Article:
Americans first began to hear about dioxins after Vietnam veterans attributed adverse health effects to exposure to the defoliant Agent Orange, an herbicide which contains dioxins. Dioxins, however, are not a single substance but a generic term used to denote a family of chemicals. There are in all 75 chlorinated dioxins and 135 chlorinated dibenzofurans in this family, differing from each other by the number and position of chlorine atoms on the molecule. These compounds are grouped together (dioxins / furans) for identification as toxic air contaminants because of their similarities in chemical, physical, and toxic properties, as well as their environmental origins.

Out of this group of 210 compounds, the 15 that were identified as toxic air contaminants were those with a chlorine atom attached at the 2, 3, 7 and 8 positions and containing between four and seven chlorine atoms. No cancer threshold was identified because there was not sufficient scientific evidence available to identify a safe exposure level.

These diagrams of dioxin and furan molecules show in red the four positions where, if chlorine atoms are attached, the substances are toxic air contaminants.

Information about emissions of dioxins and furans is limited because they occur as unwanted by-products of certain chemical manufacturing and combustion processes. These substances are produced in very small quantities and are difficult to detect.

Recent evidence suggests that combustion processes are the major environmental source of dioxins, but few of these possible sources of emissions have been extensively tested. Emission rates appear to be related to the chemical composition of the fuel and the efficiency with which the burning takes place. Combustion temperatures seem to play a role in the formation and destruction of dioxins and furans. Although conflicting results from several studies make it unclear as to the exact role temperature plays in dioxin formation and emissions, tests of existing sources do give a strong indication that high temperatures, long resident time, and efficient mixing in an incinerator can reduce the amount of dioxins emitted.

From the tests conducted thus far, it appears that waste incineration may be a major source of dioxin and furan emissions, along with facilities burning wastes containing pentachlorophenol (a wood preservative) and wire recovery furnaces. Other potential sources in California are incinerators burning hazardous waste, sewage sludge, and hospital waste. However, because the composition of the wastes burned in these incinerators varies, it has been difficult to estimate emissions. Waste oil derived fuel is also a potential source of dioxins and furans.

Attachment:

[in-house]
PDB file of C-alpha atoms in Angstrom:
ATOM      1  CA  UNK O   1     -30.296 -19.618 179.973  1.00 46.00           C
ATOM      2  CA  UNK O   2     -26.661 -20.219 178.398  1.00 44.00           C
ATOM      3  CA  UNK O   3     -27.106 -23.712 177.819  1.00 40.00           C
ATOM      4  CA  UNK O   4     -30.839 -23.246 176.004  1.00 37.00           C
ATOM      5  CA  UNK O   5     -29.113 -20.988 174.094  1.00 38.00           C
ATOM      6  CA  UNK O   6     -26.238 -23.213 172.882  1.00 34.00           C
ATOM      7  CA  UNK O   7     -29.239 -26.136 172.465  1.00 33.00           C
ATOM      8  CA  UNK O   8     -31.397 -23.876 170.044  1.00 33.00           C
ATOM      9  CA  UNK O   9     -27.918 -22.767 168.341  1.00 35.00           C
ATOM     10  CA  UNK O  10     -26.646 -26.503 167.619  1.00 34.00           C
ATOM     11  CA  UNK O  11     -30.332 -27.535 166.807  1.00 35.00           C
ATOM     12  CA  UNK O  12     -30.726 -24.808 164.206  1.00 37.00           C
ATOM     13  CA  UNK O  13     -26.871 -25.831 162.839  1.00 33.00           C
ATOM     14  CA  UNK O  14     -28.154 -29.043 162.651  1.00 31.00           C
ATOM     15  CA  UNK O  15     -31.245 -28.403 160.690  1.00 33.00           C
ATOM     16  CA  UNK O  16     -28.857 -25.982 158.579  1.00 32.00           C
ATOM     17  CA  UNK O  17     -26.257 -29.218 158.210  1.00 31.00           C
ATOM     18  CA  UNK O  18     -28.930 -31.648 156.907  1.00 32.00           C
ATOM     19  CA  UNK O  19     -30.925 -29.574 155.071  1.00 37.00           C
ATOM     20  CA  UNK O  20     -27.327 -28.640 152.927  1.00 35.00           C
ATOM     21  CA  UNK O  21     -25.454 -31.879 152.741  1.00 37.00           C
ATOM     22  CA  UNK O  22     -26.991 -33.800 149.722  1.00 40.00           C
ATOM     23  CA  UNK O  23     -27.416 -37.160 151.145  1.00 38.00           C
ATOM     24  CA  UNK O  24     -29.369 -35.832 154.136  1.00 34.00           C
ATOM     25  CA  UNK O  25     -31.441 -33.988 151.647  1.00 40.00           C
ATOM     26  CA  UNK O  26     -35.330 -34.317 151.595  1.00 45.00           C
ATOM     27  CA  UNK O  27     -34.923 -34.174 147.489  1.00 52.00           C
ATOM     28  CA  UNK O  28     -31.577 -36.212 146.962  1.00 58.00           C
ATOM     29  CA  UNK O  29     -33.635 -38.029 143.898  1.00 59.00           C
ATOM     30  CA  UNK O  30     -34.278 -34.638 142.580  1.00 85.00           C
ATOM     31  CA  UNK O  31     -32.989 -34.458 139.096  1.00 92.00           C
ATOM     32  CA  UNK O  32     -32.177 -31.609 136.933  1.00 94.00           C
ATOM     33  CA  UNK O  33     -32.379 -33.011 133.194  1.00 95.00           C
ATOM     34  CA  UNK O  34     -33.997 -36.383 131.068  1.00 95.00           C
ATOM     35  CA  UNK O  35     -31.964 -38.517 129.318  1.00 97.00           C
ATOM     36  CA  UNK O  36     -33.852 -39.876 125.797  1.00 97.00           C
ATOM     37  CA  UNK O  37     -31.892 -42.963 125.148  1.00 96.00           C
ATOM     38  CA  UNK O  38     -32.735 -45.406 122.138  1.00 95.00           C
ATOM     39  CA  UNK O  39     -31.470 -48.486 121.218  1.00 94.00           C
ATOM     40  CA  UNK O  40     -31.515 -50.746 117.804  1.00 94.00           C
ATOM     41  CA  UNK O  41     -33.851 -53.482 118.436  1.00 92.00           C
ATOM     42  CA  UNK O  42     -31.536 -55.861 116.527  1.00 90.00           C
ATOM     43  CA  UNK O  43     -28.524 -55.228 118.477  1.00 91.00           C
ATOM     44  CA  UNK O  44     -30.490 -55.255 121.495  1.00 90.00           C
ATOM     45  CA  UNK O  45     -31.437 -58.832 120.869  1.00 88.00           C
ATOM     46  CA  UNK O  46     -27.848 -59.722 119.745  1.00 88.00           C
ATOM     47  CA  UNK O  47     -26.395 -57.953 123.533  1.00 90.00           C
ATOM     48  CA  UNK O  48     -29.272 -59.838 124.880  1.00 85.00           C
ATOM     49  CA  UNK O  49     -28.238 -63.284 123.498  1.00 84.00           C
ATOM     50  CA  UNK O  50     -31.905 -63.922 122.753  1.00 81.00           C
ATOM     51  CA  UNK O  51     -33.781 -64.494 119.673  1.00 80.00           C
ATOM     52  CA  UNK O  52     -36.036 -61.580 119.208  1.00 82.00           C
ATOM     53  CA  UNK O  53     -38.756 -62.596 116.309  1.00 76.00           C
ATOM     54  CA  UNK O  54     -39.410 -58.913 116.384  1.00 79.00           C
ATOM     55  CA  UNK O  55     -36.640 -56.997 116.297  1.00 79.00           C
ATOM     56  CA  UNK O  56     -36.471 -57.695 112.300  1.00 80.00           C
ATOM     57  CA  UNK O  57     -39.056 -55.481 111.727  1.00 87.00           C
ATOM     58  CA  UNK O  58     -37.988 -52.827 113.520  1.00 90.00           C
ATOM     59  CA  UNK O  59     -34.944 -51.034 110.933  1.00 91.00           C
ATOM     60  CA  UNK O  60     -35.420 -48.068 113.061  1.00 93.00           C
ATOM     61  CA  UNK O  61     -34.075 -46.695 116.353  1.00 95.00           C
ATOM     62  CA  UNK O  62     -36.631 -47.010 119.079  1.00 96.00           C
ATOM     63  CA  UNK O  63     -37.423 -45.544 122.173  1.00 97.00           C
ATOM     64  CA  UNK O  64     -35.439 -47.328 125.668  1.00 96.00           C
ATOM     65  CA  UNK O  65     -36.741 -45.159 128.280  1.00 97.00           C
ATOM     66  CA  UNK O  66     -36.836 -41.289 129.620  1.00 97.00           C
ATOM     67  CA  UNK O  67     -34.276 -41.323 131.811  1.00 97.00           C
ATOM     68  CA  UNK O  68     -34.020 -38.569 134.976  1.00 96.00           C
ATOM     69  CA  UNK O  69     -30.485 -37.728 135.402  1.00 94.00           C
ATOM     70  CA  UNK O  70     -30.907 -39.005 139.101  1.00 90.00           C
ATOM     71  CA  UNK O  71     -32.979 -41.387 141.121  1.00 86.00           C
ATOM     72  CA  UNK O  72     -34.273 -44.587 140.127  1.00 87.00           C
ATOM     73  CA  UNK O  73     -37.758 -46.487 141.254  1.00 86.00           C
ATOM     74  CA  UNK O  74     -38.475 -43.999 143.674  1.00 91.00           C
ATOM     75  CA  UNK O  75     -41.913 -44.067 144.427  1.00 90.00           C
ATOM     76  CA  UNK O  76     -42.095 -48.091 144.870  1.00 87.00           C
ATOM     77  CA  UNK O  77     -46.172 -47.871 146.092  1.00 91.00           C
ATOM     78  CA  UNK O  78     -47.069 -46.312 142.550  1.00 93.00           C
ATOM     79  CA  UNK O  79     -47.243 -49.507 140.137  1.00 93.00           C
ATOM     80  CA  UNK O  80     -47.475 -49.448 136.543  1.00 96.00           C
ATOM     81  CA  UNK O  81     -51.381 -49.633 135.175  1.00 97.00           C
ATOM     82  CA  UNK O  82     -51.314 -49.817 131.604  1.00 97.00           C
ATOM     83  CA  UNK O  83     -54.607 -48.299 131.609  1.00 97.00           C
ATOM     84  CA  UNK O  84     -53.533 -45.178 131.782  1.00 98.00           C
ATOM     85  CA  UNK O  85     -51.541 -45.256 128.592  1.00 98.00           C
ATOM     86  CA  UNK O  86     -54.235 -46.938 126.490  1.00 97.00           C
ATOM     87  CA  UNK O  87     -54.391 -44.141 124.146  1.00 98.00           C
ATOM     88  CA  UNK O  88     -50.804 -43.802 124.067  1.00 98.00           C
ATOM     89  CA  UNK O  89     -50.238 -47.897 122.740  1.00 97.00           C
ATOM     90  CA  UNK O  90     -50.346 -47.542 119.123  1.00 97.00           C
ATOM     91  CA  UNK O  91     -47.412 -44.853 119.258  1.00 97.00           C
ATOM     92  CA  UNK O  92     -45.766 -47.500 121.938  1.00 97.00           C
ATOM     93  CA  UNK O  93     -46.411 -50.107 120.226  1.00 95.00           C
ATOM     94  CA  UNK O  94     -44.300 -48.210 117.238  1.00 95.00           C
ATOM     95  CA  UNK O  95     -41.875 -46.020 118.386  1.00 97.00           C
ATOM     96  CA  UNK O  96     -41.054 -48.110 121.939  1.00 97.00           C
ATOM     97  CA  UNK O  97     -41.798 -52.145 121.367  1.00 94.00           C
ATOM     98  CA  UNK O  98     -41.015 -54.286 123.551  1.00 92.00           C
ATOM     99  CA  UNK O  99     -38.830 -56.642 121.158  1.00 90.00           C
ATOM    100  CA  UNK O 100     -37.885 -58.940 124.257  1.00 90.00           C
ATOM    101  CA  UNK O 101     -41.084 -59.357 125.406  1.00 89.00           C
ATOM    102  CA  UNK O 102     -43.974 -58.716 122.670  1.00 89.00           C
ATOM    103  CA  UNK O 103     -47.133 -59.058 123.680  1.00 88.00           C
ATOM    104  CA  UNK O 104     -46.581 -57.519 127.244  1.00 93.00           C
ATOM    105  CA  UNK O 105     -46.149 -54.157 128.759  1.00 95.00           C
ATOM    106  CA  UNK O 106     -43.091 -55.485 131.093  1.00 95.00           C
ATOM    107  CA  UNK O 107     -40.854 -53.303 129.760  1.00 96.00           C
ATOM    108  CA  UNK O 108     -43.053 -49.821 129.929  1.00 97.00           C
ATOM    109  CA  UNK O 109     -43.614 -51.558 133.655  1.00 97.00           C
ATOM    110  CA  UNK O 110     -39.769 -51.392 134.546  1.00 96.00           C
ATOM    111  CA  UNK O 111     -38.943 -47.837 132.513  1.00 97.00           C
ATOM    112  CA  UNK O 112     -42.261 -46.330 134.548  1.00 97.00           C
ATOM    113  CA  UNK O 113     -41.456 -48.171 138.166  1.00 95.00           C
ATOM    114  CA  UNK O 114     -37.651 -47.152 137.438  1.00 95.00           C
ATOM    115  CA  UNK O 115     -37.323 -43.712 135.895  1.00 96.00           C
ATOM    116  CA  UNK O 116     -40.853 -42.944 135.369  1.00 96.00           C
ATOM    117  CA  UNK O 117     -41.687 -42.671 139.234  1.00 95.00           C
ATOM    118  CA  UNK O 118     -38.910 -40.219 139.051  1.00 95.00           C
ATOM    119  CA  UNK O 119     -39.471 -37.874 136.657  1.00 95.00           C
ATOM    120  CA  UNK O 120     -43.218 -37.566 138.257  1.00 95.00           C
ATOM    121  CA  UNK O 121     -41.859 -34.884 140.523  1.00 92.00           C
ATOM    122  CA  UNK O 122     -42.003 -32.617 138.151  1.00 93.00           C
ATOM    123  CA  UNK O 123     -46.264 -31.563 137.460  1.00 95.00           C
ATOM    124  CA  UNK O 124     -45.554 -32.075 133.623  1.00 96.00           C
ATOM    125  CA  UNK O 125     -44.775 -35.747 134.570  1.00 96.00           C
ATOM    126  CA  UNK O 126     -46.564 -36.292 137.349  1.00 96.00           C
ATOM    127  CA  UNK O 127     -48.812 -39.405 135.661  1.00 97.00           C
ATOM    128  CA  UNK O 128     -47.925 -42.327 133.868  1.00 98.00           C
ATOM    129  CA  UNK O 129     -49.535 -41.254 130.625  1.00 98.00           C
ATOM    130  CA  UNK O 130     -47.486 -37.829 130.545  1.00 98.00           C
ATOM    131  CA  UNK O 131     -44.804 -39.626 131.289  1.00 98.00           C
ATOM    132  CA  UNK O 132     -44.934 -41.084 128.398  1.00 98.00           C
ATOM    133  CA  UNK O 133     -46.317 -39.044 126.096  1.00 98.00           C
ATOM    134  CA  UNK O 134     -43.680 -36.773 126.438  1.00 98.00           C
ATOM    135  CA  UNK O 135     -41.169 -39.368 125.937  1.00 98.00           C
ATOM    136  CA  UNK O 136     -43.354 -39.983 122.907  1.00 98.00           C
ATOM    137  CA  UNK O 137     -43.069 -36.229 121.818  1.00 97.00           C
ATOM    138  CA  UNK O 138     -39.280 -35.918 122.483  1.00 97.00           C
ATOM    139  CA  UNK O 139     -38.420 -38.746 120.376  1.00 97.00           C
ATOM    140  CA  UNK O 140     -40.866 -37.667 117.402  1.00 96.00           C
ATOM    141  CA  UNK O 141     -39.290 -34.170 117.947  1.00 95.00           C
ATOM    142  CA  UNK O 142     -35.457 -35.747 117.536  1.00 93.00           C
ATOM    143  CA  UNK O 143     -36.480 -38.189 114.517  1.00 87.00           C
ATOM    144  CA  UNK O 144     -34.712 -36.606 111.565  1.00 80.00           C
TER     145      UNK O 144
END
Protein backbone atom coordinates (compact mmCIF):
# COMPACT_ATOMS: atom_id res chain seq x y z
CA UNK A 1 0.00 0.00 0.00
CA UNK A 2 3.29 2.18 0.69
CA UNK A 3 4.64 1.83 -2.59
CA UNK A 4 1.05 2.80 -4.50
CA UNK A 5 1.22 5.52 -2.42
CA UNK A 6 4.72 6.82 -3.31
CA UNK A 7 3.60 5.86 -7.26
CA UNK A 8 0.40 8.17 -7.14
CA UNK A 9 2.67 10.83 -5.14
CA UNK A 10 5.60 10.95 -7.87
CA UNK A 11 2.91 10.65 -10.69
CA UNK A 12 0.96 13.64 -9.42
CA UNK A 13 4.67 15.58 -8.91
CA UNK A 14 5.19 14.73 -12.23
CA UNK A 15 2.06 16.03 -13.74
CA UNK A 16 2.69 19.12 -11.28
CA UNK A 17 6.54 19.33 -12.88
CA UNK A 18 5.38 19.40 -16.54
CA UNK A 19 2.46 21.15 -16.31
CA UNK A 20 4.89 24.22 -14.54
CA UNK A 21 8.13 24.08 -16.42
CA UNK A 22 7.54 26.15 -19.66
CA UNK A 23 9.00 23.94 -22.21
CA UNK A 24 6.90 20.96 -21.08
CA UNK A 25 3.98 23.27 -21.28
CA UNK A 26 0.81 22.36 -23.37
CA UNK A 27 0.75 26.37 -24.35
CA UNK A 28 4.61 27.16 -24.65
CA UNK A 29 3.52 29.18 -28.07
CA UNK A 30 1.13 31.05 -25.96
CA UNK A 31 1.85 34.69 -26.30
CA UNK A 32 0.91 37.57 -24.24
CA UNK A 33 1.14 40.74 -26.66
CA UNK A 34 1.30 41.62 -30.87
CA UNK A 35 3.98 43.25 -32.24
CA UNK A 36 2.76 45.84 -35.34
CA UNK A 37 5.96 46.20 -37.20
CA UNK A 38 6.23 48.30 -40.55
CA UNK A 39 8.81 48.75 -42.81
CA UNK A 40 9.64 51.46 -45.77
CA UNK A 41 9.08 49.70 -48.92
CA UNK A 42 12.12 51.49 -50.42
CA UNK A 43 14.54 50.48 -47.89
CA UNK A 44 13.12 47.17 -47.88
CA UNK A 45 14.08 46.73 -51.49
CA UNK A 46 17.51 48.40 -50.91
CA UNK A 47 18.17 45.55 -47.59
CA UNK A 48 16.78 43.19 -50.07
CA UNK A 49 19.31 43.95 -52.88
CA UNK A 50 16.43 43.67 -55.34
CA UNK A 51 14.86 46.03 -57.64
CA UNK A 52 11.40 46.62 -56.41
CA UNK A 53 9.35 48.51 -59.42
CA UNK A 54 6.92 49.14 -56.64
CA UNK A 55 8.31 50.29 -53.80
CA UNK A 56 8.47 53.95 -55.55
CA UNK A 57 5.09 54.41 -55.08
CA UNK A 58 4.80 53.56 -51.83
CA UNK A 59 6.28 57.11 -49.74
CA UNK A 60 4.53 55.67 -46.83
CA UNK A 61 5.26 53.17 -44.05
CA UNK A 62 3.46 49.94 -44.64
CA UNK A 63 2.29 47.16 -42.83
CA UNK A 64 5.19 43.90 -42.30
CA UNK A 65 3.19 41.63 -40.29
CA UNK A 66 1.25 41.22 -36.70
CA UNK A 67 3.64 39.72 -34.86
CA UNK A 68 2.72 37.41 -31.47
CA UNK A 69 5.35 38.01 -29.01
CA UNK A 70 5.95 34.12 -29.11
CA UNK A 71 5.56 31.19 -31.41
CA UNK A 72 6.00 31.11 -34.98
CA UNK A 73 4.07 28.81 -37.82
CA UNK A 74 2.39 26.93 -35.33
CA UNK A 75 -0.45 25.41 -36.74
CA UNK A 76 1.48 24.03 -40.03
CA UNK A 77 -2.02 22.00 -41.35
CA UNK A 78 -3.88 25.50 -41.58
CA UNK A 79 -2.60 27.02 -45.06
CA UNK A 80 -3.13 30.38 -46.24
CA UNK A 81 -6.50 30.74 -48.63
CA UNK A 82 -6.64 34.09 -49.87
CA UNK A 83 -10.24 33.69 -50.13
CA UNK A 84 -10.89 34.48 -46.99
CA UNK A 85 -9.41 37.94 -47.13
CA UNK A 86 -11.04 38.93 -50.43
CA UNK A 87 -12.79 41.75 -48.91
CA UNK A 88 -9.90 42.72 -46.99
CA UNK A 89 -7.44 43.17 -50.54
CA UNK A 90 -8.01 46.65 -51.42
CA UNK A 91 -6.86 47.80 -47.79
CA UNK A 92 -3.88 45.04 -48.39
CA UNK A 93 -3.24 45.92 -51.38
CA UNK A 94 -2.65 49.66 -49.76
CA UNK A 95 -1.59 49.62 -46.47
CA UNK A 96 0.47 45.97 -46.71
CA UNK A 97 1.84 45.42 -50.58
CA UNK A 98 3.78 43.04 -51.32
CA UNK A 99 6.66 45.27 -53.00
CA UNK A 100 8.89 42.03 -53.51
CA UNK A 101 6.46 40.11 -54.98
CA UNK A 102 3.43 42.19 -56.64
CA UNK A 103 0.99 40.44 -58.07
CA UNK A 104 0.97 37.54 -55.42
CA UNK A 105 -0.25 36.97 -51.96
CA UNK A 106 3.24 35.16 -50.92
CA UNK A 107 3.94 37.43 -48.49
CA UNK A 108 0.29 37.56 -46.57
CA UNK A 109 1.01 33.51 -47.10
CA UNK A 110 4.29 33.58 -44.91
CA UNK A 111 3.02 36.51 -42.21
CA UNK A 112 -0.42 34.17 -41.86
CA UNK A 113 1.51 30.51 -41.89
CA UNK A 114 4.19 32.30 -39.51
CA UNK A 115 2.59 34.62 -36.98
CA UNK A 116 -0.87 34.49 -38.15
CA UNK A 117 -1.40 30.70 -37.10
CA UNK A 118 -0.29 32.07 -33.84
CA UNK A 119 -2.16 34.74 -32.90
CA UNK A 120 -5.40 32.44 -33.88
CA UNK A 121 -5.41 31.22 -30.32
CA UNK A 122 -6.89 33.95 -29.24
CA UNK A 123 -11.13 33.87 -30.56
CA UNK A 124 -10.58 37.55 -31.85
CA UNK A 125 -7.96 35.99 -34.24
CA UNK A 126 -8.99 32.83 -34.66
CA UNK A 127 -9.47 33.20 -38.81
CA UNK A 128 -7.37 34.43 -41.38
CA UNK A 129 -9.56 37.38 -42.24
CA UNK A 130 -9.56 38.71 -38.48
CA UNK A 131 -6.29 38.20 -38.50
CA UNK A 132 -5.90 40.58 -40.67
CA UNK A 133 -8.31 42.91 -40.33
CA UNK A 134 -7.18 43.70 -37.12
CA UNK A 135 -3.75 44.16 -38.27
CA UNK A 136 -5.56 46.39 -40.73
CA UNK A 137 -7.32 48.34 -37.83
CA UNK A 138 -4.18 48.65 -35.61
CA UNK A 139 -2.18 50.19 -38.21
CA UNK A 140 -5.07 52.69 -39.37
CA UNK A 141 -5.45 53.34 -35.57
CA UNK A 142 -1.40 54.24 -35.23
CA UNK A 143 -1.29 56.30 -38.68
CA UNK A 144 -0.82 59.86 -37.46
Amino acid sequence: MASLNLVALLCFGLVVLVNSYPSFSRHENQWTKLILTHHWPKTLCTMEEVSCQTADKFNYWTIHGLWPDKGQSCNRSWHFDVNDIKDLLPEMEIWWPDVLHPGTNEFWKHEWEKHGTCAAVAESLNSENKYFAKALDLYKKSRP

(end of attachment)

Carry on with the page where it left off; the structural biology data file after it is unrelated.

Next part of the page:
Once emitted into the atmosphere, the chemistry of dioxins is largely unknown. Several research studies do indicate, however, that dioxins can be transported over long distances by the wind and therefore could have effects both in the immediate vicinity of the source and at areas distant from the source.

Dioxins and furans attached to airborne particles are eventually deposited on soil or water opening a secondary exposure route via ingestion and skin exposure. These substances are highly persistent in soils and can be present years after the introduction of dioxins occurred. The chemical properties of dioxins also allow it to be accumulated in fatty tissue. This has led to concerns that dioxins could accumulate up the food chain resulting in an effective dose of dioxins greater than that indicated by the levels in the air.

Thus, secondary exposure may be as significant as atmospheric exposure and could substantially increase the total public health risk of dioxin and furan emissions. However, in the absence of data on exposure for California residents, the DHS did not include effects of these secondary exposures in its risk assessment.

A number of polychlorinated dioxins and furans have been tested for their toxicity in animal studies and have been found to be highly toxic. The toxic effects of these substances include severe weight loss, liver disease, skin lesions, reproductive toxicity, suppression of the immune system, cancer, and death.

The one dioxin that has been studied the most extensively and is considered to be the most toxic is 2, 3, 7, 8 tetrachlorodibenzodioxin or TCDD, a dioxin with four chlorine atoms attached at the 2, 3, 7, and 8 positions. Based on animal studies DHS believes TCDD may act both as an initiator and as a promoter of cancer. The other chlorinated dioxins and furans identified by ARB as TAC's are thought to be carcinogens with similar toxicities but decreasing potency as the number of the chlorine atoms increases. All other dioxins and furans are not thought to be carcinogenic and were not included for identification at this time.